In light of why Judas needed to come with the soldiers to arrest him, I never thought about the fact that there would have been a lot of people in this area. I never really questioned why it was that Judas went with them, that was just the way it happened. One reason for not questioning it might be because I know that Jesus is going to identify himself to them, and give himself up, so any reasoning for what could go wrong just dies not come to mind in this story. I also had never thought of the fact that it is indeed both Jews and Gentiles that play a part in Jesus execution. Even though the Jews are the one who do not take part in their role of bringing the world to God, Gentiles still stand there and sentence Jesus to death right along with the Jews. I think that this is a powerful statement being made, because Jesus came to save all, Jews and Gentiles alike, even though both of them stand before him and cry out to have Him crucified.
The other thing that really stands out to me in this passage of His arrest is verse six. When Jesus speaks, and says that “I am He” those who came to arrest Him stumble back and fall to the ground. I wish that there was more to that statement. How did they respond to that? Did they seem confused? Why do we move on so quickly and not get to know what the reaction to that was? Even though we do not know what happens fully here. We are still shown that there is power in just the words that Jesus speaks, even in a time where He is being betrayed by the people He came to save.
What happens in the Garden of Gethsemane is something that I personally have always found interesting. One of the most intriguing parts to me is when the guards fall when Jesus speaks. There is so much power in Jesus’ words that the people standing in front of him literally fall to the ground. Kostenberger describes what happens as a theophany, or appearance of God (Kostenberger, 166). The voice of God has so much power, and it is put on display in this passage. Another aspect that led to the guards falling to the ground is the fact that Jesus says the words “I am.” This is the name of God, and holds just as much power as the voice of God. While it is not God’s name of Yahweh, but rather ehyeh, there is still this calling to God’s name. Regardless, when Jesus says these words, the power is manifested and we can see a physical reaction to it. The other interesting part is the idea of them falling down. Whenever I read this before, I thought that the words knocked them backwards because of the power. But after seeing the other uses of the words in Scripture, and how they typically relate to worship or honor, I can’t help but think it was in that sense of the words. It would be interesting to see how that actually happened.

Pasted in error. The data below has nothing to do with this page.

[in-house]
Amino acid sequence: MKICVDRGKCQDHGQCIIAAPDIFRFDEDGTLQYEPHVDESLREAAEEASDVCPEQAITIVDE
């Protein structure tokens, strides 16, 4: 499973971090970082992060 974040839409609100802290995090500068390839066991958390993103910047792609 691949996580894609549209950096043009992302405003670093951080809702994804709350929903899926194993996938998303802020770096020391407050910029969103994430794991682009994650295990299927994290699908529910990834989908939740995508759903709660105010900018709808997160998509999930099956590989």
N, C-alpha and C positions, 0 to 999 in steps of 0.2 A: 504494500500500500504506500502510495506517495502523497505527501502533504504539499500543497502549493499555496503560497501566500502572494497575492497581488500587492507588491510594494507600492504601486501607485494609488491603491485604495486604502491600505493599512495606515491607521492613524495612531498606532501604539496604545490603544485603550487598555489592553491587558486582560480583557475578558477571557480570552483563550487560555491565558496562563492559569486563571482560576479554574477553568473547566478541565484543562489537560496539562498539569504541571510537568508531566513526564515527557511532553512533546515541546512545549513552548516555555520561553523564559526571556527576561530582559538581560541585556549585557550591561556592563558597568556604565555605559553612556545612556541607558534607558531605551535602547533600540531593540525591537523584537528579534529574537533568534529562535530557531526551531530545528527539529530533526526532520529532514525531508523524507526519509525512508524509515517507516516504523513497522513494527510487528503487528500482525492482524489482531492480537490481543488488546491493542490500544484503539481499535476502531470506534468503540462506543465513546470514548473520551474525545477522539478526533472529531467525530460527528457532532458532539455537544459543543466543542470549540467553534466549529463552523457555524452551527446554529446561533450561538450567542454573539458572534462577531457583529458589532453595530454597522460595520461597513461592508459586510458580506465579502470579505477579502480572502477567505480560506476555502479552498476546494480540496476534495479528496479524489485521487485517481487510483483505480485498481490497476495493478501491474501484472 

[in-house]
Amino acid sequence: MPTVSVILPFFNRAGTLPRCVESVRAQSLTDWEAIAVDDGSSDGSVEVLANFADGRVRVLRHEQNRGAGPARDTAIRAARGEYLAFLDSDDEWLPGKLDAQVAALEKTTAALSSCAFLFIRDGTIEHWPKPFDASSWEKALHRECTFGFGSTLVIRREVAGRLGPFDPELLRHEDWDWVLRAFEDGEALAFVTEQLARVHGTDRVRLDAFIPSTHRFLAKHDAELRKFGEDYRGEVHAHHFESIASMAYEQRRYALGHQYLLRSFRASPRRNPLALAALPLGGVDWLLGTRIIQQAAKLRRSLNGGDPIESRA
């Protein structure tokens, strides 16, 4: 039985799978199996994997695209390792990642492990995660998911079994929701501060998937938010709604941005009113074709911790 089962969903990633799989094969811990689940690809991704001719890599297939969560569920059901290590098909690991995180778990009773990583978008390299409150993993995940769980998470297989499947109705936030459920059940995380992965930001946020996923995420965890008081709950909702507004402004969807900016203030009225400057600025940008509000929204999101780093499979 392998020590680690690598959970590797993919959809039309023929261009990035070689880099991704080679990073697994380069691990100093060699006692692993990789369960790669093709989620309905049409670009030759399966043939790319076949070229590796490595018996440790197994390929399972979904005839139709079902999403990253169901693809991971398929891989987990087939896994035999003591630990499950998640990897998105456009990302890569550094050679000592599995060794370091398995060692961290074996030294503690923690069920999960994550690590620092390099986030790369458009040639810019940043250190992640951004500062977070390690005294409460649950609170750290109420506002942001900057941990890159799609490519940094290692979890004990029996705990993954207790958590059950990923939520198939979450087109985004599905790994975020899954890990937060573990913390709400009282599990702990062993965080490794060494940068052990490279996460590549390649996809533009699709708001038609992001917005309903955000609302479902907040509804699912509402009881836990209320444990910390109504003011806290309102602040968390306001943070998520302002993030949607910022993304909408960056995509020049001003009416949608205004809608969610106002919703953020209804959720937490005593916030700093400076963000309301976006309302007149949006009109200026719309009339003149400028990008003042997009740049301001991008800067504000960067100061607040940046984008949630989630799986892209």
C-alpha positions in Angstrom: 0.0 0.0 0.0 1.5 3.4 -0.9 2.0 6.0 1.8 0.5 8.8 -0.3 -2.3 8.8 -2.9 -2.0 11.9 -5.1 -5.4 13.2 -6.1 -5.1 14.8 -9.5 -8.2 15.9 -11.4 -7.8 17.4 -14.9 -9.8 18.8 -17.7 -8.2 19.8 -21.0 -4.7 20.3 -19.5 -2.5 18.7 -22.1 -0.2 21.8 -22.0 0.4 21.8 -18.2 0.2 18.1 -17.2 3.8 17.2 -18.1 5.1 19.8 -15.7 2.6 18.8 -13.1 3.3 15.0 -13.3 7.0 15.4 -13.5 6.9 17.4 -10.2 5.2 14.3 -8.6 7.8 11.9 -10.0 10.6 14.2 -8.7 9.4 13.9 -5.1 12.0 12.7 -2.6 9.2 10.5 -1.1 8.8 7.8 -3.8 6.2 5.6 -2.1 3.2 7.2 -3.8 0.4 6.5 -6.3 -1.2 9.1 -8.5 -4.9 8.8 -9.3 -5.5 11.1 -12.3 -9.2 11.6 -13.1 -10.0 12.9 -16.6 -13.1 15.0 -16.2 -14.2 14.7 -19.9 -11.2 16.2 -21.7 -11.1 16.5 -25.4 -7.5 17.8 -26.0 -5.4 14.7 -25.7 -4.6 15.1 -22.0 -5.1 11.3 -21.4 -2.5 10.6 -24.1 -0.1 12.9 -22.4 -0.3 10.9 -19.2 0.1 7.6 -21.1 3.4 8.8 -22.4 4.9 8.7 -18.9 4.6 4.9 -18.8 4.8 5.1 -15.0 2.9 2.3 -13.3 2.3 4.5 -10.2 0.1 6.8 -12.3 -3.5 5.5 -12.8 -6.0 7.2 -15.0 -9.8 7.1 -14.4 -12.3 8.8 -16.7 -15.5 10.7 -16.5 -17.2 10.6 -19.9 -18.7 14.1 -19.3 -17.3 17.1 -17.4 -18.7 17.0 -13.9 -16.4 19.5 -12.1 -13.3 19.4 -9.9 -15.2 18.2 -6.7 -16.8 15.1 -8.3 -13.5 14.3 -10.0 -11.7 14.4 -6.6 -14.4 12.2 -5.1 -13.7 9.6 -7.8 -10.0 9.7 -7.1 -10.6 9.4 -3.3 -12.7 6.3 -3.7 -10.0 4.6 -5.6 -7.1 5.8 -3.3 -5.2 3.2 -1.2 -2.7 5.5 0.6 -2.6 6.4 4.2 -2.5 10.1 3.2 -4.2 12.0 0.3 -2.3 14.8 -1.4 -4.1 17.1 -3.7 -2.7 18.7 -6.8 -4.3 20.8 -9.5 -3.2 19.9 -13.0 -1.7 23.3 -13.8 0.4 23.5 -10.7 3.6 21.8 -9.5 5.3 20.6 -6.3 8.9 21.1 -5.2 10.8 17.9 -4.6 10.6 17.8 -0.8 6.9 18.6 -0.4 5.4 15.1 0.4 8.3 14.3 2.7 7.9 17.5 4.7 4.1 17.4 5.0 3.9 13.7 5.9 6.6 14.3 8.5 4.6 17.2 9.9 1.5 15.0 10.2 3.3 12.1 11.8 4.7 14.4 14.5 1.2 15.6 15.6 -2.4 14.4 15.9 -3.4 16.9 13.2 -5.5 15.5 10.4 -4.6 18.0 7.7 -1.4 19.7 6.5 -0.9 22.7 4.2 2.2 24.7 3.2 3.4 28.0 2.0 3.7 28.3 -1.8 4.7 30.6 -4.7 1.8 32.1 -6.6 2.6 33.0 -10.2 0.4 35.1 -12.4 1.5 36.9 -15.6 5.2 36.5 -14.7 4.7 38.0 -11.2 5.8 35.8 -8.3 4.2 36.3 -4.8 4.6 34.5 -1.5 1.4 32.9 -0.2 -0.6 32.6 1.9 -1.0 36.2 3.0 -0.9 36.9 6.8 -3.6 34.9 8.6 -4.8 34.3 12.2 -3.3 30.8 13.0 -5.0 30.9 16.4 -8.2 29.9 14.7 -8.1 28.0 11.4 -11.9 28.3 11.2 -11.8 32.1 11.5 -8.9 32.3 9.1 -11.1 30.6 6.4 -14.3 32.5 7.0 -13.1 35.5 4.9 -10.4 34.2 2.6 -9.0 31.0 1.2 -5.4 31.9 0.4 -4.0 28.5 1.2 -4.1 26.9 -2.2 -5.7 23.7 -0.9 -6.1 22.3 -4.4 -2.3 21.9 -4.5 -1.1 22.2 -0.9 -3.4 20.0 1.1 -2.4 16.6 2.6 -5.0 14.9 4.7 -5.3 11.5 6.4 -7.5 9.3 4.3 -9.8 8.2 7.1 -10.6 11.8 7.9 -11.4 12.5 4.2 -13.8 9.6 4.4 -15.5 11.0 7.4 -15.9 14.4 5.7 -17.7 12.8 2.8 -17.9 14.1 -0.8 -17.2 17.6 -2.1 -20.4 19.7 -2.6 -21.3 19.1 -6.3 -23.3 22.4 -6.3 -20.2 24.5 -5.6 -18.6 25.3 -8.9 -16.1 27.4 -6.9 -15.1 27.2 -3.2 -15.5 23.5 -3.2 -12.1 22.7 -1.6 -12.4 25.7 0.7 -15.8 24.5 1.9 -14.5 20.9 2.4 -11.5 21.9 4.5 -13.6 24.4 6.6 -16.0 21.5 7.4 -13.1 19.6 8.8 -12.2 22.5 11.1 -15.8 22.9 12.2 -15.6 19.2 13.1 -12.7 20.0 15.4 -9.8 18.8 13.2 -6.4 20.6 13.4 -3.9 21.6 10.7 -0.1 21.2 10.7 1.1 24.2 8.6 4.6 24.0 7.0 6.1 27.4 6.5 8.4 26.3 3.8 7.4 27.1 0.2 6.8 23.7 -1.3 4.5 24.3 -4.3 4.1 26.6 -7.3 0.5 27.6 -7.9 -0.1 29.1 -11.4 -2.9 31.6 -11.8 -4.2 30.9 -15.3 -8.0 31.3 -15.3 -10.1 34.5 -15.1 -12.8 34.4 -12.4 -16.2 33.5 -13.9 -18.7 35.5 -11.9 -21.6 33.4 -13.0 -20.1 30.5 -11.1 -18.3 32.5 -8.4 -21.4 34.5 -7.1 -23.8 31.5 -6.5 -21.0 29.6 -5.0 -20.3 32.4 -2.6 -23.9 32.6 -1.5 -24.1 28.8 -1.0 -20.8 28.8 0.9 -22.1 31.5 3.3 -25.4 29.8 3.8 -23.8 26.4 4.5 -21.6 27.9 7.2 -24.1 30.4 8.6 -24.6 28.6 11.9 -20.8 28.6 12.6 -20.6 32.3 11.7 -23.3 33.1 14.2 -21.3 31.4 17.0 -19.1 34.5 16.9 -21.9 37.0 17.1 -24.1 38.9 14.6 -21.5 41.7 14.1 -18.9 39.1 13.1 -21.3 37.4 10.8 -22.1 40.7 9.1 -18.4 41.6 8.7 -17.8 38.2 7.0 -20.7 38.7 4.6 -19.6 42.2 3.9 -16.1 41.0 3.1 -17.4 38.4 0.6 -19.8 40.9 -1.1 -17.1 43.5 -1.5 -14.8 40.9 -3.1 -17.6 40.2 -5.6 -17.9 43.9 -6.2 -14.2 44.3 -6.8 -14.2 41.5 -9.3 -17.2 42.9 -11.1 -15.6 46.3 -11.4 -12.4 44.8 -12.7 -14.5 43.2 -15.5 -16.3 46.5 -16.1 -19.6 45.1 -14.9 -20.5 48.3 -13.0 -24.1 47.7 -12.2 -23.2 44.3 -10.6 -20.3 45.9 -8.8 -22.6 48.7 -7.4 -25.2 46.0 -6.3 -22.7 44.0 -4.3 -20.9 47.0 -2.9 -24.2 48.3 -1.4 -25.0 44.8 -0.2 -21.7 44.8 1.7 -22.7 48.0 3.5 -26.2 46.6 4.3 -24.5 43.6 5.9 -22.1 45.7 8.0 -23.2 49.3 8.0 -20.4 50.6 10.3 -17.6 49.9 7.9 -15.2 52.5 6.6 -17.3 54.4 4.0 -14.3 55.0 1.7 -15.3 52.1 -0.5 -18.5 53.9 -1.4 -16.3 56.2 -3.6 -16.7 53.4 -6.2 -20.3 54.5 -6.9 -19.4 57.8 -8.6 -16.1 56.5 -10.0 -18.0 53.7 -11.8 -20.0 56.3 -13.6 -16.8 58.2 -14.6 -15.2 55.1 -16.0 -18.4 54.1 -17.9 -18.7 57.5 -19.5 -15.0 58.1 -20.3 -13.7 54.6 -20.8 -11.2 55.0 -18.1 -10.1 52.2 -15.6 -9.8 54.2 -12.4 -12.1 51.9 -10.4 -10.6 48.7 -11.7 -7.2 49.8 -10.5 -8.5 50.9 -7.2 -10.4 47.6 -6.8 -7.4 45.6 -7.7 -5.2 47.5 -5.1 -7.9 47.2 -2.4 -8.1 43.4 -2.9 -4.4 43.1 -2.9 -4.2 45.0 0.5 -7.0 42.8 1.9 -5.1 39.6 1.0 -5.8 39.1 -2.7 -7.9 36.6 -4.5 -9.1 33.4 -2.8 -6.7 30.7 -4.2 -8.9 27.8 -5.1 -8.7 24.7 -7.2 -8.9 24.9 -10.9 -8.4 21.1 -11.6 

This may be a very bold claim, but I believe that everybody in their lifetime must confront the person of Christ. When encountering Him for the first time, they have only two options: they may either accept or reject Him. But no matter what someone decides, the power of Christ, I believe, will be prominent. Just as the soldiers in the Olive Garden fell over in a posture of worship when Jesus identified Himself, so too will everybody react when they meet Him. The fact is, Jesus will be known as the one and only God by everybody in the end–whether or not they reject Him. Disbelief does not annul His existence. Moreover, I think it is very significant that both Jews and Gentiles were present for the arrest of Jesus. This conveys the idea that there was not one specific people group that was responsible for the condemnation and crucifixion of Jesus. As it states in Romans 3:23, everybody is guilty; we “all fall short of the glory of God”. Kostenberger, in writing about this passage, argues that the Romans were present during the arrest of Jesus in order to suppress any revolution or insurrection that might have taken place. But I think the theological importance is that we were all, at one point or another, an enemy of Christ; we all rejected Him in the garden. Little did we know that that was the very means by which He was going to reconcile us.
I always like to see how different events in the Bible lead up to another event taking place, and the arrest of Jesus is a good example. I never realized how important it was that Judas be part of the group that was going to arrest Jesus until now. Jesus knew that one of the disciples was going to betray, and because Judas did, he was able to be a part in identifying Jesus. I also did not think about how the crowd would have made it much more difficult to find Jesus, and if there are a lot of followers then there is the possibility that someone would try to impersonate him to save his life. The fact that when Jesus says “I am” it not just stops them in their path, but it drops them down into worship. I think of when I am worshiping at church and when a song is played that just seems to stop and make me think and worship, and that does not even compare to the power Jesus has and what it felt like for those who felt the presence of Jesus. It is important too that it was both groups that were looking for Jesus, the Jews and the Gentiles. Jesus was going to give himself up, but Peter started a uproar. Peter gave a good effort, and I found it interesting that it doesn’t say anything about Peter striking the high priests servant. Jesus arrest was such a focus that the fact that Peter cut off someones ear goes practically unnoticed.